Lost Tears Chapters 1 & 2
Lost Tears is being published May 31, 2022. New Release.
Writing Lost Tears was intersting to write. It was one of those books that I had a bit of a struggle with it. I had this story idea but wasn’t sure how to make it work with the current series. I knew where I wanted it to go but the characters had different ideas. I think we finally found a good compromise. As you read this story, the back story and who all of the characters are should be becoming clearer so that you are learning who all the players are. If you haven’t read what sparked the idea, click here.
Here are Chapter 1 & 2 of Lost Tears, for you to read.
I thought this would be a great way for you to get to know my work and read some of my latest book. You’ll know right away if it’s for you.
It is available for Pre-Order.
Lost Tears is book 4 in The Twisted Deception Suspense Thriller Mystery Series. All books in the series have standalone stories. But the story running in the background, the story that connects all the books, will keep you reading. Who is behind sending out the gems and what is their end game? An engaging thriller mystery with some interesting twists. Enjoy!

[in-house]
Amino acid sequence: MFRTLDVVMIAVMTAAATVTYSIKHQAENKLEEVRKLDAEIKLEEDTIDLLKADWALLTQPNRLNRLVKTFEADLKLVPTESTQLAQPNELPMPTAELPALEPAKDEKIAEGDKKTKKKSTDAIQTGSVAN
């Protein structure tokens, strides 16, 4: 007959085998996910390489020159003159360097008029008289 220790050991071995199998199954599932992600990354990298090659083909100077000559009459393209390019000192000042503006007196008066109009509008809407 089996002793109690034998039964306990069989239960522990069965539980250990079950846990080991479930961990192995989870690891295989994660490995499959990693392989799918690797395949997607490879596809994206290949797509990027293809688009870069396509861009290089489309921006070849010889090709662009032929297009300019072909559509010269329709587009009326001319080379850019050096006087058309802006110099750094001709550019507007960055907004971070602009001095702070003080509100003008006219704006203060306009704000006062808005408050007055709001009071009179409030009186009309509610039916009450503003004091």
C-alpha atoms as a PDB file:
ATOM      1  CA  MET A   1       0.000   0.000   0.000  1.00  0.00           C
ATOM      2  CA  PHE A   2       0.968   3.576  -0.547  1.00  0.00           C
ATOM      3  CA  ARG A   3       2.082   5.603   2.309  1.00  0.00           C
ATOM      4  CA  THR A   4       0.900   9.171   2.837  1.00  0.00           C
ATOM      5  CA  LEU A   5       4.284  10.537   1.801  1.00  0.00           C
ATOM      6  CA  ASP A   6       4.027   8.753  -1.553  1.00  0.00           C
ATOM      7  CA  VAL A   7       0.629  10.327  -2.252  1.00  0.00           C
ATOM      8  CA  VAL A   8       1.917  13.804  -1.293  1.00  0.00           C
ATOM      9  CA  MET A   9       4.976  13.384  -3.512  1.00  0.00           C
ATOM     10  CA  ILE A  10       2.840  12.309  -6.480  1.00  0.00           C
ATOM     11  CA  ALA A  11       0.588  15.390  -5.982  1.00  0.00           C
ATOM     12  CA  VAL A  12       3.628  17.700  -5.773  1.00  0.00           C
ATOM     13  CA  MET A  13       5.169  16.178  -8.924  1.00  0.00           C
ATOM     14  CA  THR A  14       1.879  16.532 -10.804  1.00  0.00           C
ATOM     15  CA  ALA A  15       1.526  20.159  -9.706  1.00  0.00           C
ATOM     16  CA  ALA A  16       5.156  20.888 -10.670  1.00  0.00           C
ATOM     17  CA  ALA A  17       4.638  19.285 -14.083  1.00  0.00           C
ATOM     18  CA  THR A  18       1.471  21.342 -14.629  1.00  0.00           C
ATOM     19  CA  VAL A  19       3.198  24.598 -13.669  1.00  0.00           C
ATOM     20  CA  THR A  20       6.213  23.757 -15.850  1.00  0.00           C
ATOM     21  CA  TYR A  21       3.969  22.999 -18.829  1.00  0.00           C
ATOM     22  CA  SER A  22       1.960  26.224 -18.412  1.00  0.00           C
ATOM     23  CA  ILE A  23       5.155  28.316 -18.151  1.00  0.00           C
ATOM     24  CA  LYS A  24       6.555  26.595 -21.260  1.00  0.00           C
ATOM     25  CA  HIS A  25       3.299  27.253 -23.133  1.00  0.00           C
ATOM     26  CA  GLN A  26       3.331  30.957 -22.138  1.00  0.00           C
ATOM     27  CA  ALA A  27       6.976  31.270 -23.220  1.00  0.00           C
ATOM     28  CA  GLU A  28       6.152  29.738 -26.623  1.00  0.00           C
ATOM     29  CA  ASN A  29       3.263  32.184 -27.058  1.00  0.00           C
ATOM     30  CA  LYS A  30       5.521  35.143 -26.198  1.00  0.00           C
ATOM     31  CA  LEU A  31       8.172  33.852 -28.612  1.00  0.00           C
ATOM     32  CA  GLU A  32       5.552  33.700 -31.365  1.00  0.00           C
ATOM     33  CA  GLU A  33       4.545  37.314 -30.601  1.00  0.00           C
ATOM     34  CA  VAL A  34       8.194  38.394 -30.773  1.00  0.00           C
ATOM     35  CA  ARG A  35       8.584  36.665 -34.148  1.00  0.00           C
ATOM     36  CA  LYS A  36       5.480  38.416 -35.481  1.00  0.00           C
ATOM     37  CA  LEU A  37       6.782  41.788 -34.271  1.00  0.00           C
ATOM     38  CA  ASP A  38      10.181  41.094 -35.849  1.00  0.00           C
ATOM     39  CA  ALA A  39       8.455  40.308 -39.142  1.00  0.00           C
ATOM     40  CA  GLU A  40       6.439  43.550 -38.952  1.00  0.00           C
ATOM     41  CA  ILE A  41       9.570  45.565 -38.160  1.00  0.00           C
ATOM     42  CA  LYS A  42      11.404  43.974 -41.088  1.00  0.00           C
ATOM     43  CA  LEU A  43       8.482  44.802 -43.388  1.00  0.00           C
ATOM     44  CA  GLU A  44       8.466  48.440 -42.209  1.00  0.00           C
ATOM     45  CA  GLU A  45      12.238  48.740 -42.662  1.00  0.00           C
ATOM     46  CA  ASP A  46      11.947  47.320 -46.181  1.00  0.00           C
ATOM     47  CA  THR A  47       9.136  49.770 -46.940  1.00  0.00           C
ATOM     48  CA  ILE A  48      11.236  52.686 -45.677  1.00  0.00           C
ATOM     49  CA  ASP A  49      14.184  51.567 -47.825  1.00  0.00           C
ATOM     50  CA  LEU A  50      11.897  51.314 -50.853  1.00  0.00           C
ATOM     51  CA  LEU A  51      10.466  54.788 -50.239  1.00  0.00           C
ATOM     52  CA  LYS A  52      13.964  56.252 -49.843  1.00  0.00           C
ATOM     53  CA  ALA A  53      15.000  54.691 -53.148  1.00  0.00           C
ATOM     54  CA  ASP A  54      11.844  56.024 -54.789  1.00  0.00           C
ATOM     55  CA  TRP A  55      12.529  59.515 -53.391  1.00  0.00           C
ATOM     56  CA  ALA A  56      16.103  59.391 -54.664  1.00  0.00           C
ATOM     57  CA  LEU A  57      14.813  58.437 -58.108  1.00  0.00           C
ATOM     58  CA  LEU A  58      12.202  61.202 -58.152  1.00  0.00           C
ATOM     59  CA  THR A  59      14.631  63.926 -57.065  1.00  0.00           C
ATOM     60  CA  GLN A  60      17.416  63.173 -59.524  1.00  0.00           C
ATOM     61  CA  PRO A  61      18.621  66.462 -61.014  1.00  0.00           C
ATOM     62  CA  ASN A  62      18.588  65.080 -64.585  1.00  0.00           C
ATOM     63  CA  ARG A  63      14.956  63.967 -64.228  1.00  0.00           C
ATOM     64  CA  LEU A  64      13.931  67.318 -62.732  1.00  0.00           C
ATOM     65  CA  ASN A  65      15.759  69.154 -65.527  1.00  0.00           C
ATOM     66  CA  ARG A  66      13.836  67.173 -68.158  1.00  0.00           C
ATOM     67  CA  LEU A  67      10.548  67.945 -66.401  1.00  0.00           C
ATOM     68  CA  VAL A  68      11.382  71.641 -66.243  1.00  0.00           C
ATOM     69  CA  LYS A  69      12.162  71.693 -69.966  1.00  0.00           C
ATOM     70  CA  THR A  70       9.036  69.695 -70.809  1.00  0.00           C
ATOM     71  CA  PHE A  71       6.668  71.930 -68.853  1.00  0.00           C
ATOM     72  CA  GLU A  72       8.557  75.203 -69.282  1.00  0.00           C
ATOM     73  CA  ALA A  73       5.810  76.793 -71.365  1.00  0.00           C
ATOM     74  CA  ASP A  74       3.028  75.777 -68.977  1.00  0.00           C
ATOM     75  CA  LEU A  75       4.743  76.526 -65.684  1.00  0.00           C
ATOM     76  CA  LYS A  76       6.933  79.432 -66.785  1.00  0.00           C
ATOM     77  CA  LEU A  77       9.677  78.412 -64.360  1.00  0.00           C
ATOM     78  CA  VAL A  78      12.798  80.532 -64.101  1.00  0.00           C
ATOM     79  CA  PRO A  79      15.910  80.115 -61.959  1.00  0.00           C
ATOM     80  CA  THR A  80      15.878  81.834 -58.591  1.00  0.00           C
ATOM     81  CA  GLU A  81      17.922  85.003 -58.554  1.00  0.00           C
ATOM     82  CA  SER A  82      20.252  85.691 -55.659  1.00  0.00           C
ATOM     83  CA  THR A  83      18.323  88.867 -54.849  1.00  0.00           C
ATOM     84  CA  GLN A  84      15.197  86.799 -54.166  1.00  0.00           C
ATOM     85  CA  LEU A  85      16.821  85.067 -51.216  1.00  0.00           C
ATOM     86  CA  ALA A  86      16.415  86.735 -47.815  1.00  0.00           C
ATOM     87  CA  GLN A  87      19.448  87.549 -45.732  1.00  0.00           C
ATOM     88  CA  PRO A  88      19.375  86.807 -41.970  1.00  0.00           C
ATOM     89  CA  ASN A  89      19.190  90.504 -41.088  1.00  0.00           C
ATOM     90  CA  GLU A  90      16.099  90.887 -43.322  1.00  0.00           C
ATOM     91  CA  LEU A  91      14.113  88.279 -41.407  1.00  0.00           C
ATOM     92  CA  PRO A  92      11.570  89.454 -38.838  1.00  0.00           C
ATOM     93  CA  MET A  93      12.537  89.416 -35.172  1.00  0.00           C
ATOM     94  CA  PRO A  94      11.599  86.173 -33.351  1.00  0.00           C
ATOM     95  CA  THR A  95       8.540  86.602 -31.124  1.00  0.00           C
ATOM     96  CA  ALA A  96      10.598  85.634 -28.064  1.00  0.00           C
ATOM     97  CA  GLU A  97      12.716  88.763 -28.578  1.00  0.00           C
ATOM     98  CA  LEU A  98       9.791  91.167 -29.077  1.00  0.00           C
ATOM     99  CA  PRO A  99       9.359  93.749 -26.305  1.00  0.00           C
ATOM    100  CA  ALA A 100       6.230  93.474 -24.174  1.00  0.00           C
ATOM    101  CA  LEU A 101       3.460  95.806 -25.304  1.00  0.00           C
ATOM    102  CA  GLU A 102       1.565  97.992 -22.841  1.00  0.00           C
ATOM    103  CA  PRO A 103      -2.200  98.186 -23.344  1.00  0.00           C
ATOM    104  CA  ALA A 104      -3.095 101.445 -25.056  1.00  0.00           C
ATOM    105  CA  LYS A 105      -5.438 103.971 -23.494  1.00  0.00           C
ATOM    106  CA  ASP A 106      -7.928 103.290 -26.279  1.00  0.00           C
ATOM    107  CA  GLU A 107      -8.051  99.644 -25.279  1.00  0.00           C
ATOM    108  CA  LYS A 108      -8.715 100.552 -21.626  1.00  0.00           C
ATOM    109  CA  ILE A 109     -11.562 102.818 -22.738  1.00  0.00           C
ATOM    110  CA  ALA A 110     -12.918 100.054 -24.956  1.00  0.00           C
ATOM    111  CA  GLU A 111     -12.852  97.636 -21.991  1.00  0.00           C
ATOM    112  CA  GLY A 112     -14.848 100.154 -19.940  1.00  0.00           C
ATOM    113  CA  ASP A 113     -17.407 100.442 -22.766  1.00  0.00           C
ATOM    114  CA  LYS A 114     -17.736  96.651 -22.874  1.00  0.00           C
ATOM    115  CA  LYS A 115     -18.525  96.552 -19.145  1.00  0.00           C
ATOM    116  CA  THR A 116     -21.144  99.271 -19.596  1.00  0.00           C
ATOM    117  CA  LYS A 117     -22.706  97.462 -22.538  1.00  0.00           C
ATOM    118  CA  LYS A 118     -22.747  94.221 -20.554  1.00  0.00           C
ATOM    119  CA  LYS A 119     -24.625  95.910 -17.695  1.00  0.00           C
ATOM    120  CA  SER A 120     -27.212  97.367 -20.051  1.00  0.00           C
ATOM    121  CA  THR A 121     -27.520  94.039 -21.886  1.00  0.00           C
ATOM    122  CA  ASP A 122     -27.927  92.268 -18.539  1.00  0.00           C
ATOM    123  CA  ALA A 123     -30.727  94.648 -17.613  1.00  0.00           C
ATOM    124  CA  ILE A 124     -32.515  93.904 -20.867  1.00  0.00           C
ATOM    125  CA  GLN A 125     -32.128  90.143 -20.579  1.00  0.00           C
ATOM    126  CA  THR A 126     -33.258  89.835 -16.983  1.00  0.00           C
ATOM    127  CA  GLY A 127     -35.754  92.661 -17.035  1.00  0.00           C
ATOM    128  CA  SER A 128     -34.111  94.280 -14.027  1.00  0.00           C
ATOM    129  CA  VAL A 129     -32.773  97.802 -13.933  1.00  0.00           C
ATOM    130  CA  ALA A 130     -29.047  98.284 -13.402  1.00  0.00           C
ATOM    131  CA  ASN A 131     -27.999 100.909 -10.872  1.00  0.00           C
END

Lost Tears Book Blurb
A dead girl. Missing gems. Buried treasures.
Dayna comes home under protest. If her aunt hadn’t guilted her, she never would have come to see her ill mother. Their relationship has never been good. At her father’s request, Dayna agrees to search into her mom’s past. A past that is nothing like she imagined—religious zealots, a dead girl, and on her own at age sixteen. They help to give a clearer picture as to why her mom might have chosen the bottle but it doesn’t tell her who the people are or why someone is still trying to hide a forty-year-old death.